The best of EcoWatch, right in your inbox. Sign up for our email newsletter!
First U.S. Gas Station to Switch to All-Electric Charging Opens in Maryland
A gas station in Maryland has ditched fossil fuels to set up the first fully electric recharging service station for electric vehicles. The electric car charging station opened last week with four charging bays.
Depeswar Doley, the owner of RS Automotive in Takoma Park, Maryland since 1997, teamed up with the Maryland Energy Administration and the Electric Vehicle Institute to complete the transition. The two agencies funded the station, which has a high-powered, 200 kilowatt, four dispenser system that delivers 50 kilowatts and higher for EV charging. That means a car can power up 80 percent of its capacity in just 20 minutes, as WJZ, the CBS affiliate in Baltimore, reported.
RS Automotive has been in Takoma Park since 1958.
Doley found himself increasingly frustrated by the way oil and gasoline companies issue contracts to vendors like himself. He bristled against the clauses that prevented him from using multiple suppliers and the clauses that extend contracts when sales quotas are not met, as CNBC reported. He was losing money selling gas.
"That part of his business just wasn't working, and he wasn't happy with it," says Matthew Wade, CEO of Electric Vehicle Institute, as Fast Company reported. "And we said, well, we have this great idea. What do you think about converting it to an all-electric charging station?"
The final nudge came from his daughter who is concerned about the climate crisis, according to CNBC.
"My daughter, who is 17, she is the one who convinced me after I told her that I was going to talk to the [Electric Vehicle Institute] guys," said Doley, as CNBC reported.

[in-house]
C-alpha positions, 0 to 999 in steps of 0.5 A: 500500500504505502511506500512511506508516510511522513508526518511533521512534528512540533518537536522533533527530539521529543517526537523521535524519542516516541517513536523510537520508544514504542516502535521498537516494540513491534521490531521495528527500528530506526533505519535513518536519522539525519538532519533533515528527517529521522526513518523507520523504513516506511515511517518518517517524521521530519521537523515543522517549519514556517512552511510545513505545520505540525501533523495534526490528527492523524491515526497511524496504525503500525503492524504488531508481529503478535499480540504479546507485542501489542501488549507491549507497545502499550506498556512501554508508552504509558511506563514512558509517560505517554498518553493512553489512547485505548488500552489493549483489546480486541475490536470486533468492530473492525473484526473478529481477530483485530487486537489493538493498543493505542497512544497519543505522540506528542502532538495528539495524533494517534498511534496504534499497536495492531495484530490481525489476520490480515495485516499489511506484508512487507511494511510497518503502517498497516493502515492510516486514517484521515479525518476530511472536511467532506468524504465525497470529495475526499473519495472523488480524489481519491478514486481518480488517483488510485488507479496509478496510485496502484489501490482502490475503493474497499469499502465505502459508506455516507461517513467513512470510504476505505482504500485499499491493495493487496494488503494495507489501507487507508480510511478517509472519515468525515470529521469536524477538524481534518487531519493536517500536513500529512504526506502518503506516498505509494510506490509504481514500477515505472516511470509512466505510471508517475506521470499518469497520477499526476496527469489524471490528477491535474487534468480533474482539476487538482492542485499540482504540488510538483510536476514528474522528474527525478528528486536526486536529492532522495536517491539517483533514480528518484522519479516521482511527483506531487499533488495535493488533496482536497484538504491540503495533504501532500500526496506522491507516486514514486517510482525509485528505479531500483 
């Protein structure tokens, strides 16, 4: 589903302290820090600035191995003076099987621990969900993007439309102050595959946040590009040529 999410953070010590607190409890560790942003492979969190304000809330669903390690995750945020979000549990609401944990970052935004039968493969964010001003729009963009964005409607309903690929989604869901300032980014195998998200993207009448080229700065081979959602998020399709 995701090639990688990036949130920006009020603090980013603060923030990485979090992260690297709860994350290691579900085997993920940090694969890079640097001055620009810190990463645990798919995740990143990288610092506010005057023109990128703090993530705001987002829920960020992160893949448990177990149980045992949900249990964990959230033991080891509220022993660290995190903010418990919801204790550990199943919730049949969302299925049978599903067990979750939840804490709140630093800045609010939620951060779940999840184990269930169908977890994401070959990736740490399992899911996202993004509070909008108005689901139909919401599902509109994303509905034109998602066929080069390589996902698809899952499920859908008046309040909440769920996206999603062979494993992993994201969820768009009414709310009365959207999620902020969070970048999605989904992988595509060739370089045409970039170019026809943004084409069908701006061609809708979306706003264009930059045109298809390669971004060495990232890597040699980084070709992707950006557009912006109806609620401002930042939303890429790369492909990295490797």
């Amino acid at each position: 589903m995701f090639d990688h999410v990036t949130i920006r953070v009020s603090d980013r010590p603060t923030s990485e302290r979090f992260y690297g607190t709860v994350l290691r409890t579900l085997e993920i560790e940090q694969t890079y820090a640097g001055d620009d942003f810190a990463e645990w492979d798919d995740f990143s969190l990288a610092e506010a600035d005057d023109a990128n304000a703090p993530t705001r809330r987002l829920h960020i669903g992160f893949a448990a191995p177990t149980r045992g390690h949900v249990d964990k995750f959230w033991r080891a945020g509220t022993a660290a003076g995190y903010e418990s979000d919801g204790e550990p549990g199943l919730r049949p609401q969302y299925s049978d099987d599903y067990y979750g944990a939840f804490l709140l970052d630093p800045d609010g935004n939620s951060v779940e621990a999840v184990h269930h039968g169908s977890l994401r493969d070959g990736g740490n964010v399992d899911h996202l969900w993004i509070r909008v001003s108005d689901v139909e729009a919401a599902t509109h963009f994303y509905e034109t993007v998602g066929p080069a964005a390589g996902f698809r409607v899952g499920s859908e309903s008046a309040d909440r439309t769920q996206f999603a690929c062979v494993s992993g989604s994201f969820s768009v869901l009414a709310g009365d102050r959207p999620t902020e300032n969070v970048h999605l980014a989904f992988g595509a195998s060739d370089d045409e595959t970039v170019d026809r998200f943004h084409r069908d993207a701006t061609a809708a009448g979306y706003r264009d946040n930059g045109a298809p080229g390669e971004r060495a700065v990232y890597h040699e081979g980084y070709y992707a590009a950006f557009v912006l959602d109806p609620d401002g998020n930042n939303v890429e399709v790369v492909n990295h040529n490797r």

Doley recognizes the financial risk since the number of electric cars on the road is a tiny fraction of vehicular traffic and not many people are used to waiting 20 minutes at a gas station, but some things are more important than money.
"You notice there are not too many electric vehicles on the road," he said to CNBC. "So it's not something that I expect to become rich overnight or something like that, but it's a good cause [and] good for the environment."
Doley also hopes he will set a precedent for other business owners.
I know this is a good cause, and this is something new," he told CNN. "What I'm doing, maybe it will encourage other businesses owners and encourage the electric car business."
Maryland currently has just over 20,000 registered electric vehicles. It ranks 12th in the country in EV purchases, according to data from the Alliance of Auto Manufacturers. While Maryland has seen growth in electric vehicle sales, it still lags behind several states with smaller populations, like Colorado, according to Popular Mechanics.
Doley might find a ready market though, since the area also has an electric taxi service in need of chargers, according to WAMU. Takoma Park has just two charging stations — one in a community center and one on a street — that are constantly busy.
"They were fully utilized throughout the day; people were lining up," Wade said to CNBC. "The city was happy they were being used, but then they said, 'Wait, no one can get in this parking lot, because these taxis are using these chargers.'"
Not only is RS Automotive now a charging station, but it is also a certified repair facility for any service needs, including disposing of and replacing battery packs, according to CNN.
"This thing is so new, we don't know what's going to happen," Doley said to CNN. "It might flop, or it might work out — we have no clue at all. We're just crossing our fingers, and in the back of my mind, I know this is something good for the environment."
- The Beginner's Guide to Electric Cars - EcoWatch ›
- Meet The Electric Car That Doesn't Need To Be Plugged In - EcoWatch ›
EcoWatch Daily Newsletter
By George Citroner
- Recent research finds that official government figures may be underestimating drug deaths by half.
- Researchers estimate that 142,000 people died due to drug use in 2016.
- Drug use decreases life expectancy after age 15 by 1.4 years for men and by just under 1 year for women, on average.
Government records may be severely underreporting how many Americans die from drug use, according to a new study by researchers from the University of Pennsylvania and Georgetown University.